A photo of author Savannah Brown next to the cover of her new book The Things We Don't See on a grey and pink background

Lightbulb moments: Savannah Brown on writing The Things We Don’t See

The author of The Things We Don’t See discusses the power of first experiences, and how she found the inspiration for her second novel by changing her perspective.

In her follow-up to her YA novel The Truth About Keeping Secrets, author and poet Savannah Brown continues to explore the complexity of truth-seeking: who it serves, why we’re drawn to the concept of truthfulness, and what we discover about ourselves in the process.

In The Things We Don’t See, promising young singer Roxy Raines vanishes into thin air one night in 1986 following her final performance on the tiny island resort of Sandown. The locals dismiss any foul play, declaring Roxy as just another teenage runaway. But 30 years later, 17-year-old crime podcaster Mona Perry arrives at the self-contained world of Sandown for a summer job – and to uncover what really happened to Roxy. Along the way, she makes some unforeseen discoveries, and not just about the young singer…

Below, Savannah writes about her fascination with life’s firsts, how a former childhood haunt inspired her latest book and why YA is so exciting to write.

The joy of firsts

I’m a little preoccupied with life’s firsts. I think there is no greater exhilaration than that which comes from completely novel experiences, and the experiences’ ability to remove one from life’s doldrums – to expand boundaries, to shift perspectives.

I was seven, maybe, when I felt my first lurch of vertigo. It was a hot, white-blue day and I was looking up at what I was sure was the tallest thing that could possibly exist: a taupe, windowless pillar that extended for what seemed like forever into a cloudless sky, as though a tunnel had been flipped vertically. Further dizzying was the swirling trek up to its highest point which eventually gave way to the promised panoramic view – miles and miles of sun-spangled water.

The pillar is called Perry’s Monument (which, I learned later, is actually the world’s tallest Doric column), a memorial built to commemorate the war of 1812 on the shores of Put-In-Bay – an island less than one square mile in size, just off Ohio’s Lake Erie coast.

Isolated by geography

I spent a lot of time in Put-In-Bay as a kid, as tropical a destination as one could hope to find in northeast Ohio. It’s accessible only by ferry and situated in a lake so wild and yawning it might as well be the sea. I felt it could be a fascinating setting for a book and when the idea came years later for a story about a missing musician from a small, secretive community, I knew this was the spot.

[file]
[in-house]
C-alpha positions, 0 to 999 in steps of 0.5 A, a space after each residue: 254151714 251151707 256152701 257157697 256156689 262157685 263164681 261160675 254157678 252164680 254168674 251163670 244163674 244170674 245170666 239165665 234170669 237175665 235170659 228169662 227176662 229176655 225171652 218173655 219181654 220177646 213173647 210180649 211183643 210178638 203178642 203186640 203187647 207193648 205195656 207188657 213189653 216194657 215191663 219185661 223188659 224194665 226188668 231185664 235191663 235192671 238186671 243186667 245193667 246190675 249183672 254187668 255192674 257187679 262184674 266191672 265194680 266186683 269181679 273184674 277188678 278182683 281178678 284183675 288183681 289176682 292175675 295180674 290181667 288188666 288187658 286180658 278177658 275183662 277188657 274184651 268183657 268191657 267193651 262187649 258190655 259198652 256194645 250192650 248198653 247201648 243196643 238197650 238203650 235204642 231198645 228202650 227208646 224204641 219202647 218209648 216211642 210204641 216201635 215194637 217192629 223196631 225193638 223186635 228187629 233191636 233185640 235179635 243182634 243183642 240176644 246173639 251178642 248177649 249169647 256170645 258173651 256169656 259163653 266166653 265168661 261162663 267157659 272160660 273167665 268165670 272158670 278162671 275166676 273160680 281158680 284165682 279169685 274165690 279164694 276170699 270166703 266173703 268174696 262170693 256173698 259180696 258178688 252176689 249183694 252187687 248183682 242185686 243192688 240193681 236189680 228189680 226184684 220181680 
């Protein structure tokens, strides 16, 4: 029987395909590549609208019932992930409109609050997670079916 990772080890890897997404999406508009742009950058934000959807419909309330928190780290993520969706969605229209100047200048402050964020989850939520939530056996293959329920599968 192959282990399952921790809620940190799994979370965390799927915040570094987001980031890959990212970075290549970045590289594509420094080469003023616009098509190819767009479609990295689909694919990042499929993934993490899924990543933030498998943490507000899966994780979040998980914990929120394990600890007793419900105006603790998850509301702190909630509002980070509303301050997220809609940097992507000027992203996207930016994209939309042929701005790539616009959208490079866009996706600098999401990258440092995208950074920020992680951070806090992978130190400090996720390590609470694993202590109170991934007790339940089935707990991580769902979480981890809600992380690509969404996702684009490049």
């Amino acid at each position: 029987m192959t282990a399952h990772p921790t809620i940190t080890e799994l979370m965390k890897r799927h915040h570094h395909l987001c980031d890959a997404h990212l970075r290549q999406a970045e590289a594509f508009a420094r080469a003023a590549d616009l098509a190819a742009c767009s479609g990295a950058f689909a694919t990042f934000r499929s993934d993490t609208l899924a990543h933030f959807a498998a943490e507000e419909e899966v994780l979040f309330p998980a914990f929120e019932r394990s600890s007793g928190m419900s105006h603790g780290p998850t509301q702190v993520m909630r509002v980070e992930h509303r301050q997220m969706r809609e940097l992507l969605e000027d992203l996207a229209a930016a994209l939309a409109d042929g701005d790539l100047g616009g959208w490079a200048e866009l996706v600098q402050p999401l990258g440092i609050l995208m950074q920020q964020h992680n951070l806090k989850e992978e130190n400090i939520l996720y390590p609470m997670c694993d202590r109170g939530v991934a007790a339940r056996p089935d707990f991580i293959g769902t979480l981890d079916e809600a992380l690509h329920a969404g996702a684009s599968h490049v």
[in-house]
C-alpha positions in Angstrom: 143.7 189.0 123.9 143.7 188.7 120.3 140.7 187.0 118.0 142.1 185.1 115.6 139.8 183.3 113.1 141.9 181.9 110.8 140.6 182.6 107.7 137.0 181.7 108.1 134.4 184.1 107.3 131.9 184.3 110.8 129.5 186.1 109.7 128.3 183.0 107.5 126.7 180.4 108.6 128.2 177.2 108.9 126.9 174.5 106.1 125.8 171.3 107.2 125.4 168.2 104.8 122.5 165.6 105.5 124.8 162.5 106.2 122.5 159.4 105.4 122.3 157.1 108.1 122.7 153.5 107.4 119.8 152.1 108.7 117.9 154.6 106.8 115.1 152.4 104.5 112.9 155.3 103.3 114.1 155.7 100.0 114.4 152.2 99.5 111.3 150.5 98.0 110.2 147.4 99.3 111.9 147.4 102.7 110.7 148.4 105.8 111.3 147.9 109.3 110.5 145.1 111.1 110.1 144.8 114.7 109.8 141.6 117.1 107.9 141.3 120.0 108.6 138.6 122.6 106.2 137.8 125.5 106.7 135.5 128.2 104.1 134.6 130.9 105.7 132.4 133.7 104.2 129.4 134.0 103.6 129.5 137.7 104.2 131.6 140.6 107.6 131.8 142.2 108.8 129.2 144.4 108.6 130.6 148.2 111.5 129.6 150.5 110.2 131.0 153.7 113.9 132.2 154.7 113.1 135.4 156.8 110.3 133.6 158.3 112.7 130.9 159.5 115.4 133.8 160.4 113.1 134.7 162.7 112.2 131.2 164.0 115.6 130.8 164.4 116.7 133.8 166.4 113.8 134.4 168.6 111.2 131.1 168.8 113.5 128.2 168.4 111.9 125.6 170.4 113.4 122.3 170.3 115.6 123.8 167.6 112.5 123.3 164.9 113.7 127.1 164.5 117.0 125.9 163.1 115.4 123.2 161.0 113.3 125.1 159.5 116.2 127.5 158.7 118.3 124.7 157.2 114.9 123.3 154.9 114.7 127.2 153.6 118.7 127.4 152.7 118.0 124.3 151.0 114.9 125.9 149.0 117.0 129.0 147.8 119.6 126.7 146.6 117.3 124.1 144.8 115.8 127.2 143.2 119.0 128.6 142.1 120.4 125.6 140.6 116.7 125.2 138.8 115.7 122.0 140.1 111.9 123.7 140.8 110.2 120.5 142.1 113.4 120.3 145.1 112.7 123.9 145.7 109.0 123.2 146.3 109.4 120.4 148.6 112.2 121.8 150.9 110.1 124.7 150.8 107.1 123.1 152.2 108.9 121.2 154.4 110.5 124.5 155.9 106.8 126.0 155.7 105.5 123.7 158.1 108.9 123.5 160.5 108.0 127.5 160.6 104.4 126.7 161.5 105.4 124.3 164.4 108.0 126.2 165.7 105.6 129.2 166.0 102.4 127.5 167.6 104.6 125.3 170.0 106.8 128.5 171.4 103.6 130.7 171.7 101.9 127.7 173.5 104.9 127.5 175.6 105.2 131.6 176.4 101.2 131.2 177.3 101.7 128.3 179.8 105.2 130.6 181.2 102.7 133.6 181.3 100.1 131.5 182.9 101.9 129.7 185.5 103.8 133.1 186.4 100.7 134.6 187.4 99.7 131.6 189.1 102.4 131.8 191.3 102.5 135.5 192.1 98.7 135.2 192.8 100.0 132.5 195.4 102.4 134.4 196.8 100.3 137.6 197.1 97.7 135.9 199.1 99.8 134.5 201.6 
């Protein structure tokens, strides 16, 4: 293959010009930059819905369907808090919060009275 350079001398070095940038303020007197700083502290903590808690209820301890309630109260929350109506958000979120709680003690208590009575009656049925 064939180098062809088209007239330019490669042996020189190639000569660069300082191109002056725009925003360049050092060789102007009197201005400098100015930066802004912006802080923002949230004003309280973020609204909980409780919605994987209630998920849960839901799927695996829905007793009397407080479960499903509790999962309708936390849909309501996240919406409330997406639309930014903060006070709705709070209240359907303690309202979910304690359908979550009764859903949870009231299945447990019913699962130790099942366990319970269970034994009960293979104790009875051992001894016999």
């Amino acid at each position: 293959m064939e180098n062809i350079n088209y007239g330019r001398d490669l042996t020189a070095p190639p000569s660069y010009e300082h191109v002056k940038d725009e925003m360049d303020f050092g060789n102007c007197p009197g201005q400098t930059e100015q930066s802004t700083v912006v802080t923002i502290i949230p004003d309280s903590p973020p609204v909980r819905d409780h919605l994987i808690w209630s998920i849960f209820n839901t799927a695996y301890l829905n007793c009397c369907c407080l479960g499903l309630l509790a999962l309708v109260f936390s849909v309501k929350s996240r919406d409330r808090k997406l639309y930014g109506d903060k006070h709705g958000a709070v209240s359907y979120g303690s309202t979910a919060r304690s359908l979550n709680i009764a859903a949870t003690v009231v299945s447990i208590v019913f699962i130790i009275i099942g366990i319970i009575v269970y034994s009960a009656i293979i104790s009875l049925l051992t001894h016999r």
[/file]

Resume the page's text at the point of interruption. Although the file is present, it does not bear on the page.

In The Things We Don’t See the island is instead called Sandown. My imagined island isn’t a replica of Put-In-Bay (alas, not a Doric column in sight), but there are key similarities: its seasonal employment program; around 200 year-round residents; and the island’s essence – a sort of visiting-place maintained to please passers-by, isolated by geography but also the otherness of the experience of being there as an outsider.

Atonement and truth

The outsider of The Things We Don’t See is Mona, a 17-year-old girl who has resolved to reopen the cold case of Roxy Raines – a musician who went missing from Sandown three decades prior – in a bid to atone for her own sister’s disappearance. Inspiration for Mona came from the idea of a teenager with the temperament of a hardboiled detective, a girl willing to go to great (and dubious) lengths for the truth, which she believes to be the world’s most important force for good. I wanted to write a mystery about a girl so frightened of the truth of her own story of loss, that she instead retreats into uncovering the truth of everyone else’s.

Ideas of loss

What I’ve found about what inspires me, in a grand sense, is that I’m drawn always to the idea of loss. And when dealing with loss in young adult literature, it’s not just the experience itself that’s being explored, but the discovery of it.

These discoveries happen in lightning-quick succession when you’re young. Everything is new. Everything is a lesson. There’s a chaos to youth. Teenagerhood facilitates the rapid expansion of the universe of one’s own life, barrelling further into the unknown, creating and populating itself with beliefs and memories and lifelong philosophies.

Everyone in The Things We Don’t See is concerned with arranging their chaos in different (and often opposing) ways. Mona decides she can’t be hurt if she simply detaches herself from the world around her – which works until it doesn’t.

I knew from the beginning that this choice would be the crux of Mona’s arc. Her worldview is flawed; she decides since she’s been hurt by people, all people must want to hurt her. But as she’s faced with her own weakness, in her universe’s rapid expansion, Mona realizes she’s wasted so much energy setting up the defence for an assault that would never come, and is now tasked, for the first time, with lowering it.

This is why writing YA is so exciting to me, and why The Things We Don’t See and Mona were so fun to realize. It’s such a joy to write about that first real dizziness that comes from glancing at the life that stretches above us – the tallest thing we’ve ever seen, that could ever possibly exist – which will require strength we may not believe we have to climb. And we might ask am I really going to make it all the way up there, and the answer is always yes, which we eventually come to accept because we have all heard the rumours of the incredible view.

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